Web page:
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'Why We Hate You': Islamic State Mocks Claims That Terror Group Isn’t ‘Islamic’

“The politicians will say it regardless of how much it stands in opposition to facts and common sense."

This undated file image posted on a militant website on Tuesday, Jan. 14, 2014 shows fighters from Islamic State of Iraq and Syria marching in Raqqa, Syria. (AP Photo/militant website, File)

In a new edition of its propaganda magazine, the Islamic State mocks Western claims that the terrorist group isn't "Islamic," adding that politicians will refuse to say it "regardless of how much it stands in opposition to facts and common sense."

The July 31 edition of Dabiq, titled “Break the Cross," explains to the West “Why We Hate You and Why We Fight You," Fox News reported.

“Many Westerners, however, are already aware that claiming the attacks of the mujahidin to be senseless and questioning incessantly as to why we hate the West and why we fight them is nothing more than a political act and a propaganda tool,” one article reads. “The politicians will say it regardless of how much it stands in opposition to facts and common sense just to garner as many votes as they can for the next election cycle.”

“There are exceptions among the disbelievers, no doubt, people who will unabashedly declare that jihad and the laws of the Shari’ah — as well as everything else deemed taboo by the Islam-is-a-peaceful-religion crowd — are in fact completely Islamic, but they tend to be people with far less credibility who are painted as a social fringe, so their voices are dismissed and a large segment of the ignorant masses continues believing the false narrative," the article continues.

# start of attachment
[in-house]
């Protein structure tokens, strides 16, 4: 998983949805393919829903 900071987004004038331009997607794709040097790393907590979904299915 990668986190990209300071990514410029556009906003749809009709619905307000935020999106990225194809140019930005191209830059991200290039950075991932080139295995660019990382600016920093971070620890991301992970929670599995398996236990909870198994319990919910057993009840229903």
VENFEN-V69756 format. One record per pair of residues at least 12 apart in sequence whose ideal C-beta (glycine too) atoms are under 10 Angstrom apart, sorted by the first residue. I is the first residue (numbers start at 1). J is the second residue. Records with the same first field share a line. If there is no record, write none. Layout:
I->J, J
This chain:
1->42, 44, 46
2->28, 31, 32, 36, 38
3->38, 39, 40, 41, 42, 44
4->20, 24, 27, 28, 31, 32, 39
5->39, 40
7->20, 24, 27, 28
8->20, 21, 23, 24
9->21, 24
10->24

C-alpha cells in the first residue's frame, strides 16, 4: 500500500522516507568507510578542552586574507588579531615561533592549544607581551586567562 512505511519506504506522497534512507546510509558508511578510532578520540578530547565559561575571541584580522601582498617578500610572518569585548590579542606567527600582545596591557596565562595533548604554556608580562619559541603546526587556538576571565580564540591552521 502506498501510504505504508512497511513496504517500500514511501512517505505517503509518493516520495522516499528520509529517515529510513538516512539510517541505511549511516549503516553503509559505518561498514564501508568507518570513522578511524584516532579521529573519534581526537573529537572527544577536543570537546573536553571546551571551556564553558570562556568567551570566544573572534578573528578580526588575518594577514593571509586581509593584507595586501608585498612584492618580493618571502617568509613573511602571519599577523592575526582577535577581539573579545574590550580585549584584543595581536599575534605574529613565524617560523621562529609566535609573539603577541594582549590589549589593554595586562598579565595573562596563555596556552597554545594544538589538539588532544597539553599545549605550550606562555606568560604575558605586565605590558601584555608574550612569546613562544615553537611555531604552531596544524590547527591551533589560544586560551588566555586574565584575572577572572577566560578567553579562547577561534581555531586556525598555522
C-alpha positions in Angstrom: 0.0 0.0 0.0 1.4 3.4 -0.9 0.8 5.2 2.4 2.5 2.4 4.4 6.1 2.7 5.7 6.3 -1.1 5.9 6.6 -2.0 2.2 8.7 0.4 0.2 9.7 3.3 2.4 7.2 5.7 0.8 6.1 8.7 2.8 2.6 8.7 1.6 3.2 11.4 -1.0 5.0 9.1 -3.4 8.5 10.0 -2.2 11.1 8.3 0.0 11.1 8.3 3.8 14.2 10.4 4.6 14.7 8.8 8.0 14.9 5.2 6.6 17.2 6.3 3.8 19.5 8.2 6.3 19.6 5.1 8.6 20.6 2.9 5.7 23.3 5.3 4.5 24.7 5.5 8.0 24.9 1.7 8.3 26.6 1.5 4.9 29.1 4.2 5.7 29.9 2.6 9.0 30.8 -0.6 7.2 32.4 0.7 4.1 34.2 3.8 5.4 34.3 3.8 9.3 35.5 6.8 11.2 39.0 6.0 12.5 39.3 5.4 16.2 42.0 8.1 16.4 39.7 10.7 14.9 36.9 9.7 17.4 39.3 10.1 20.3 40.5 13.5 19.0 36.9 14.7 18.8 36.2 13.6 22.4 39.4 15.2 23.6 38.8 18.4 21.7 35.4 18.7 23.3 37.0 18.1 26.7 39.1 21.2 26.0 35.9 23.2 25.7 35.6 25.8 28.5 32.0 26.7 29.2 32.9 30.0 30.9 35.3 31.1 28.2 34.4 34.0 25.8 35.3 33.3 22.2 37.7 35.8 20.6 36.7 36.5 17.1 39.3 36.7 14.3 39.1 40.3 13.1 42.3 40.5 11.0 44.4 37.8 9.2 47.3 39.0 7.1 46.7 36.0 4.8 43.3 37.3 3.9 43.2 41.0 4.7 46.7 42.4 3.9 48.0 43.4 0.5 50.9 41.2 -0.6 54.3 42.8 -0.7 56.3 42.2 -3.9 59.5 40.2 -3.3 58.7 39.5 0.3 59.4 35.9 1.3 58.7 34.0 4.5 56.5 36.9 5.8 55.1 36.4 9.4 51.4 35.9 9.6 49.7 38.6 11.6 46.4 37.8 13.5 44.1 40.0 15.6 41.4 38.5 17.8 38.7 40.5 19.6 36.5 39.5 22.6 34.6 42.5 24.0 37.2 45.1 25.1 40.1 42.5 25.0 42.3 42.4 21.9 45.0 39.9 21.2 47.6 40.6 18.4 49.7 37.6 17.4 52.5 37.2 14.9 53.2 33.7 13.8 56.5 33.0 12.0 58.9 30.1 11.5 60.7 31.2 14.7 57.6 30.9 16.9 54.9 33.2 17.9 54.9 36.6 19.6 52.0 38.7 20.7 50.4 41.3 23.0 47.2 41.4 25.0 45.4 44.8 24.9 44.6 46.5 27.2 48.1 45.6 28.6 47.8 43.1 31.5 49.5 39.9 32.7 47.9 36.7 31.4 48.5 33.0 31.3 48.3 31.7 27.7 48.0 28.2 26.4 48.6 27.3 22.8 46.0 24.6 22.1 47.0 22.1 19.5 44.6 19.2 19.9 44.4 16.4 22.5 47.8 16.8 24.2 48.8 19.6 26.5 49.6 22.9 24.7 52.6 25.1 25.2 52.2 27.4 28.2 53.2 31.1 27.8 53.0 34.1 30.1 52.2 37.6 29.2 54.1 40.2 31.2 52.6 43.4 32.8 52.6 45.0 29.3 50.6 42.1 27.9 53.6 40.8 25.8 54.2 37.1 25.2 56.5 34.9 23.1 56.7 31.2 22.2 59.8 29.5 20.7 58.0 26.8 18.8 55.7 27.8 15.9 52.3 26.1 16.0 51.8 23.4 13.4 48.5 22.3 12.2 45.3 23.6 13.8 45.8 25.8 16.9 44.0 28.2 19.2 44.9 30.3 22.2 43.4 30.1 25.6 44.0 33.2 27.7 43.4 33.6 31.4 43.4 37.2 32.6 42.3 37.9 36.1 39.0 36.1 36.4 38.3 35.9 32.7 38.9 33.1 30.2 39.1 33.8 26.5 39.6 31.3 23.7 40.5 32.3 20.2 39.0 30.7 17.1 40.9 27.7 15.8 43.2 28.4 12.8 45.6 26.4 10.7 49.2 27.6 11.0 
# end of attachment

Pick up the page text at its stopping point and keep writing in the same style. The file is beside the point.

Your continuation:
The article drives at the heart of the ongoing discussion in the U.S., which is whether politicians should use the term "radical Islamic terrorism." Many on the political left, including President Barack Obama, refuse to say it for fear that it would paint all Muslims as terrorists.

Many Republicans, on the other hand, most notably the party's nominee for president, Donald Trump, say "radical Islamic terrorism" without apology and often criticize those who refuse to say the words.

And in a move that seems to show just how quickly the Islamic State can produce its publications, the magazine also features an image of fallen Muslim American Army Capt. Humayun Khan, whose father delivered a viral speech at the Democratic National Convention in Philadelphia last week in which he blasted Trump, saying the billionaire businessman has "sacrificed nothing and no one" for his country. Trump fired back, setting off a media firestorm that lasted for days. Trump's comments, which he made in an interview over the weekend, came just one day before the latest Dabiq edition was published.

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